The present invention also includes a method for the carbocationic polymerization of a monomer which results in the formation of a polymer, comprising reacting (1) an initiator selected from the group consisting of the tert-methoxy, tert-hydroxy, and tert-Cl derivatives of ##STR3## wherein y=0 to 1, and when y=0, n=1, and when y=1, n=4 to 16, and (2) at least one Friedel-Crafts acid with (3) at least a portion of the monomer in at least one solvent at cryogenic temperature and in the presence of an electron pair donor and a proton scavenger.

The present invention further includes a method for the synthesis of a star polymer having a plurality of arms of polyisobutylene emanating from a calixarene core comprising reacting (1) an initiator selected from the group consisting of the tert-methoxy, tert-hydroxy, and tert-Cl derivatives of calix n!arene wherein n=4 to 16, and (2) at least one Friedel-Crafts acid with (3) at least a portion of isobutylene in at least one solvent at cryogenic temperature and in the presence of an electron pair donor and a proton scavenger.

BRIEF DESCRIPTION OF THE DRAWINGS

For a complete understanding of the objects, techniques, structure of and characterization of the invention, reference should be made to the following detailed description of a preferred embodiment and the accompanying drawings wherein:

FIG. 1 is a representative 1 H NMR (CDCl3) spectrum of 2-(p-methoxyphenyl)-2-methoxypropane.

FIG. 2 is a representative 1 H NMR (CDCl3) spectrum of 5,11,17,23,29,35,41,47-(2-hydroxypropyl)-49,50,51,52,53,54,55,56-octamethoxycalix 8!arene.

FIG. 3 is a representative 13 C NMR (CDCl3) spectrum of 5,11,17,23,29,35,41,47-(2-hydroxypropyl)-49,50,51,52,53,54,55,56-octamethoxycalix 8!arene.

FIG. 4 is a representative 1 H NMR (CDCl3) spectrum of 5,11,17,23,29,35,41,47-(2-methoxypropyl)-49,50,51,52,53,54,55,56-octamethoxycalix 8!arene.

FIG. 5 is a representative 13 C NMR (CDCl3) spectrum of 5,11,17,23,29,35,41,47-(2-methoxypropyl)-49,50,51,52,53,54,55,56-octamethoxycalix 8!arene. The peak corresponding to tert-C attached to --OMe group, δ=76.7 ppm is superimposed on the CDCl3 peaks.

FIG. 6 is a plot of --ln(l-Ieff j)--Ieff j versus jCj from results obtained by incremental monomer addition (IMA) polymerization experiments of isobutylene with 2-(p-methoxyphenyl)-2-methoxypropane as initiator and BCl3 --TiCl4 coinitiators. Conditions for the tests were as follows: I0 !=4.9710-3 M, BCl3 !=3.9710-2 M, M, TiCl4 !=2.4810-2 M, DMA!=9.9310-3 M, DtBP!=1.0310-2 M, total volume=29 Ml, ΔIB=1 mL, Δt=60 min.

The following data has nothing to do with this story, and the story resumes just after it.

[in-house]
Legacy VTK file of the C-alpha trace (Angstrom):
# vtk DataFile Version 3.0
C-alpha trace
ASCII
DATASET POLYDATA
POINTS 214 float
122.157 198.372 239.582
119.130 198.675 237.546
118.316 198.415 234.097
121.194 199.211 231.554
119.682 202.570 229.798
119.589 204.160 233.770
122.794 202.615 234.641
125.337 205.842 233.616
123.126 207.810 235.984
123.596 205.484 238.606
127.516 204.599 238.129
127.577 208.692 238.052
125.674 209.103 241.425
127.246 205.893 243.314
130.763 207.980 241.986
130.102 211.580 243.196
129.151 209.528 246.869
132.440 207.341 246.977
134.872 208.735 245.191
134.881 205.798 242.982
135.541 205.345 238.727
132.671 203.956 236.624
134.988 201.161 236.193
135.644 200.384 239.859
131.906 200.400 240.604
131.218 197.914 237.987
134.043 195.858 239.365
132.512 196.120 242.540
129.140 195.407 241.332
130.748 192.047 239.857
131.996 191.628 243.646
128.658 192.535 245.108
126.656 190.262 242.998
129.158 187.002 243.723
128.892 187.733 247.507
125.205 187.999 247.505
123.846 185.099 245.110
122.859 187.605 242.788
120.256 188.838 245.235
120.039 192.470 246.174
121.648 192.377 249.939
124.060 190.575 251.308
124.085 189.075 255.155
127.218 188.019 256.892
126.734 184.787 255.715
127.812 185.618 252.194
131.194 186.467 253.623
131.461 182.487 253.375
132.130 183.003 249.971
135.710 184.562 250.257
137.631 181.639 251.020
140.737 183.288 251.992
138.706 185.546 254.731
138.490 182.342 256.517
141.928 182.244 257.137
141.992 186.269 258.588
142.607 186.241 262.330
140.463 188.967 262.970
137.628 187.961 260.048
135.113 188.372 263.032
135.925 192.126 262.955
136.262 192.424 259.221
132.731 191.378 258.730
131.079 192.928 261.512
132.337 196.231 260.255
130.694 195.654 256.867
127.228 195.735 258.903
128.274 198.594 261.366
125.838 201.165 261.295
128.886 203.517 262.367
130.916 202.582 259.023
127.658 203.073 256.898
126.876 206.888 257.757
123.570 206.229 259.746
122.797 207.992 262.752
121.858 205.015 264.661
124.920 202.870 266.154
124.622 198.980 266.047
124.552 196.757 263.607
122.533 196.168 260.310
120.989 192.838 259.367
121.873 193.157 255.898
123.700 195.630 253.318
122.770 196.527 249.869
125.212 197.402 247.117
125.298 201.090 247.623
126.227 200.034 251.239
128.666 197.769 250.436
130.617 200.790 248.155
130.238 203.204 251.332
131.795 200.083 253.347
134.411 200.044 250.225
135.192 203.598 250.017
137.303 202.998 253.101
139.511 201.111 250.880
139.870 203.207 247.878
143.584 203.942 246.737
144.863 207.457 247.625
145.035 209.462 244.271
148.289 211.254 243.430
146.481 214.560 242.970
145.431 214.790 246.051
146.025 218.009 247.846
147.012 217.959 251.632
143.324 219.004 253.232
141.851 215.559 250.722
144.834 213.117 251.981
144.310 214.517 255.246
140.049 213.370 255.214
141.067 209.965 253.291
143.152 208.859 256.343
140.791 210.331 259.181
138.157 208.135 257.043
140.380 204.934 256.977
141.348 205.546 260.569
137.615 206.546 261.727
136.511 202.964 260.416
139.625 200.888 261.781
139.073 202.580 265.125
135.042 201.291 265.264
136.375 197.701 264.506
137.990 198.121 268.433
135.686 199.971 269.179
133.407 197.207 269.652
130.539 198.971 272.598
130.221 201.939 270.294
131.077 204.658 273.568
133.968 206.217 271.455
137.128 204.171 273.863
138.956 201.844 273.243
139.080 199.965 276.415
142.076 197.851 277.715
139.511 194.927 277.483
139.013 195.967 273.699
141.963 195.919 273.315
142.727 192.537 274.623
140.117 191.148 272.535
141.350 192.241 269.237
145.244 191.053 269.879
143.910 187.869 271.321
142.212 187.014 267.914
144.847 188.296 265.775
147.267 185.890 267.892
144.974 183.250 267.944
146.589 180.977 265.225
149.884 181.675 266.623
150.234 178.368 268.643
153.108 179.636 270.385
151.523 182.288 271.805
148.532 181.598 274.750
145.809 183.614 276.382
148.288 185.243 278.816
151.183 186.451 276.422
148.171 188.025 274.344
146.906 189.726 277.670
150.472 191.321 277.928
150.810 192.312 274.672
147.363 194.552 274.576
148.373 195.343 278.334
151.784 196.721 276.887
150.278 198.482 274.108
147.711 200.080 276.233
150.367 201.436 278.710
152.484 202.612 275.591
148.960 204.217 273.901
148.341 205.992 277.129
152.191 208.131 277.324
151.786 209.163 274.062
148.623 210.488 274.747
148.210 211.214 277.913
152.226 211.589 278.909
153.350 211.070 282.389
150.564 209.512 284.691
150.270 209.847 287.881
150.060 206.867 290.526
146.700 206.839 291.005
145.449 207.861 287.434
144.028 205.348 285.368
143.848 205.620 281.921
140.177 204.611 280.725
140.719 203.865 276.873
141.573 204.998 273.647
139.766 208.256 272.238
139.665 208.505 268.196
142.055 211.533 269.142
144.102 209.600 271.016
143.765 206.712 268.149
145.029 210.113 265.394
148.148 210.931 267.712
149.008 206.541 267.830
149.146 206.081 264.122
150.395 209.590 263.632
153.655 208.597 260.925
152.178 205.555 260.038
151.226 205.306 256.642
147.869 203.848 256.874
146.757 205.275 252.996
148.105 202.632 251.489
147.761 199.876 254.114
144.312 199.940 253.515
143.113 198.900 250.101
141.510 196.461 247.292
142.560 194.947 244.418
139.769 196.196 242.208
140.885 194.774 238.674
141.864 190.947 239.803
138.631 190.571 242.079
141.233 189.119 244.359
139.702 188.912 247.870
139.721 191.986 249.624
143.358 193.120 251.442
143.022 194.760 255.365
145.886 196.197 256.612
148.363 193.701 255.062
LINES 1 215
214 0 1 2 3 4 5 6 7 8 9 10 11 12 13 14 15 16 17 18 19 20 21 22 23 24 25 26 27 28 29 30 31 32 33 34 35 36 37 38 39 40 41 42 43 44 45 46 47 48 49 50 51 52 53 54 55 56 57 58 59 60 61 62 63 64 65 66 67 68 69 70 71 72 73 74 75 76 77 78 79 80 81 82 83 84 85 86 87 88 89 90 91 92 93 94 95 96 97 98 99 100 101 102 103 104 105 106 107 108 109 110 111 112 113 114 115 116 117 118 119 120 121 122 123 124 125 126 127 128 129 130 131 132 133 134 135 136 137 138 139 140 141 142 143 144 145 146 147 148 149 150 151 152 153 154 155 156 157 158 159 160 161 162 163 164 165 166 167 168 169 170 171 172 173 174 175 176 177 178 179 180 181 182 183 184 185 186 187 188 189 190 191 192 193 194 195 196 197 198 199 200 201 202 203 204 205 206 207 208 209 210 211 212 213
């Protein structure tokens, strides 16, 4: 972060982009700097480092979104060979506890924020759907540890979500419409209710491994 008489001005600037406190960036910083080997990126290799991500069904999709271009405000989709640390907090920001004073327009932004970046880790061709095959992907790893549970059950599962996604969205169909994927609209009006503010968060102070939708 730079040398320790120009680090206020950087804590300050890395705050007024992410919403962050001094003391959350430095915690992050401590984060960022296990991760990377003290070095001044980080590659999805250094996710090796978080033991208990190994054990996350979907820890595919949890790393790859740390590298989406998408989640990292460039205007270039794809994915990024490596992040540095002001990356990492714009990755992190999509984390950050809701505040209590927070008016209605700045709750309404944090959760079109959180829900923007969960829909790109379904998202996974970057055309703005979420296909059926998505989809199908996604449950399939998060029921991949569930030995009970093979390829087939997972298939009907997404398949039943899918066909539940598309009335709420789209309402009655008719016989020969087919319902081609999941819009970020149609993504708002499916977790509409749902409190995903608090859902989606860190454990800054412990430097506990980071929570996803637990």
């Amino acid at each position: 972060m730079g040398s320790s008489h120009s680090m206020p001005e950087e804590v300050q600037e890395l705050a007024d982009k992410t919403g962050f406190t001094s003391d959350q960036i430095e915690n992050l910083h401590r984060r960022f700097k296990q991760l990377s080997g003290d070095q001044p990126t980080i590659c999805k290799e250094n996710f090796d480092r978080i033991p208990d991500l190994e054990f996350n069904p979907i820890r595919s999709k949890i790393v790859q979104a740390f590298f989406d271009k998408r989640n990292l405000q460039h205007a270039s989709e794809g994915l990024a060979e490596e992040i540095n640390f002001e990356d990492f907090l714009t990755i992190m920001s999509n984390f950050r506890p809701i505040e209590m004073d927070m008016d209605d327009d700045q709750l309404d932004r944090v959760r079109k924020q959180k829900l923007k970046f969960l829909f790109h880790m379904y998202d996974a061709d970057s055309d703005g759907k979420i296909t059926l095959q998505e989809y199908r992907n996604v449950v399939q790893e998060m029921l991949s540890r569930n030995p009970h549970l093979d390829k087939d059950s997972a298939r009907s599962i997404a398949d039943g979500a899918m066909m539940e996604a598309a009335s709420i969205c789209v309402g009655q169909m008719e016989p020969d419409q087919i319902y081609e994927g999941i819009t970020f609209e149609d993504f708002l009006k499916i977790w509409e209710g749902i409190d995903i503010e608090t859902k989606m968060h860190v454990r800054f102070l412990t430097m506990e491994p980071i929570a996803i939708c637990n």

FIG. 7 is a representative 1 H NMR (CDCl3) spectrum of isobutylene oligomers (Mn =1600 g/mol) prepared by 2-(p-methoxyphenyl)-2-methoxypropane initiator and BCl3 coinitiator.

FIG. 8 is a set of gel permeation chromatograms of (a) a trace of the refractive index (RI) of the polymers before fractionation, (b) a UV trace of the polymers before fractionation, and (c) a RI trace of the stars after fractionation, obtained by using the 5,11,17,23,29,35,41,47-(2-hydroxypropyl)-49,50,51,52,53,54,55,56-octamethoxycalix 8!arene/BCl3 --TiCl4 initiating system.

FIG. 9 is a set of gel permeation chromatograms of (a) a RI trace, and (b) a UV trace, of polymers obtained by using the 5,11,17,23,29,35,41,47-(2-methoxypropyl)-49,50,51,52,53,54,55,56-octamethoxycalix 8!arene/BCl3 --TiCl4 initiating system under the conditions set forth in Example 1 hereinbelow.

FIG. 10 is a set of gel permeation chromatograms of (a) a RI trace, and (b) a UV trace, of polymers obtained by using the 5,11,17,23,29,35,41,47-(2-methoxypropyl)-49,50,51,52,53,54,55,56-octamethoxycalix 8!arene/BCl3 --TiCl4 initiating system under the conditions set forth in Example 4 hereinbelow.

FIG. 11 is a set of gel permeation chromatograms of (a) a RI trace, and (b) a UV trace, of polymers obtained by using the 5,11,17,23,29,35,41,47-(2-methoxypropyl)-49,50,51,52,53,54,55,56-octamethoxycalix 8!arene/BCl3 --TiCl4 initiating system under the conditions set forth in Example 5 hereinbelow.

FIG. 12 is a set of gel permeation chromatograms of (a) a laser light scattering (LLS) (90) trace, and (b) a RI (Optilab 903) trace of the resultant star polymer from Example 4 after fractionation.

FIG. 13 is a set of gel permeation chromatograms of RI traces, (a) before core destruction and (b) after core destruction of the star polymers from Example 4.

FIG. 14 is a plot of the molecular weight build-up of the block-arm (Polystyrene-b-polyisobutylene) star during its formation over time.

FIG. 15 is a set of gel permeation chromatograms of RI traces, (a) a homo-polyisobutylene star polymer and (b) a polystyrene-polyisobutylene star block copolymer.

FIG. 16 is a DSC thermogram, demonstrating heat flow (mV) as a function of temperature, of a representative octa-arm (polystyrene-b-polyisobutylene) star block copolymer.

FIG. 17 is a series of stress-strain curves of various octa-arm (polystyrene-b-polyisobutylene) star copolymers.

PREFERRED EMBODIMENT FOR CARRYING OUT THE INVENTION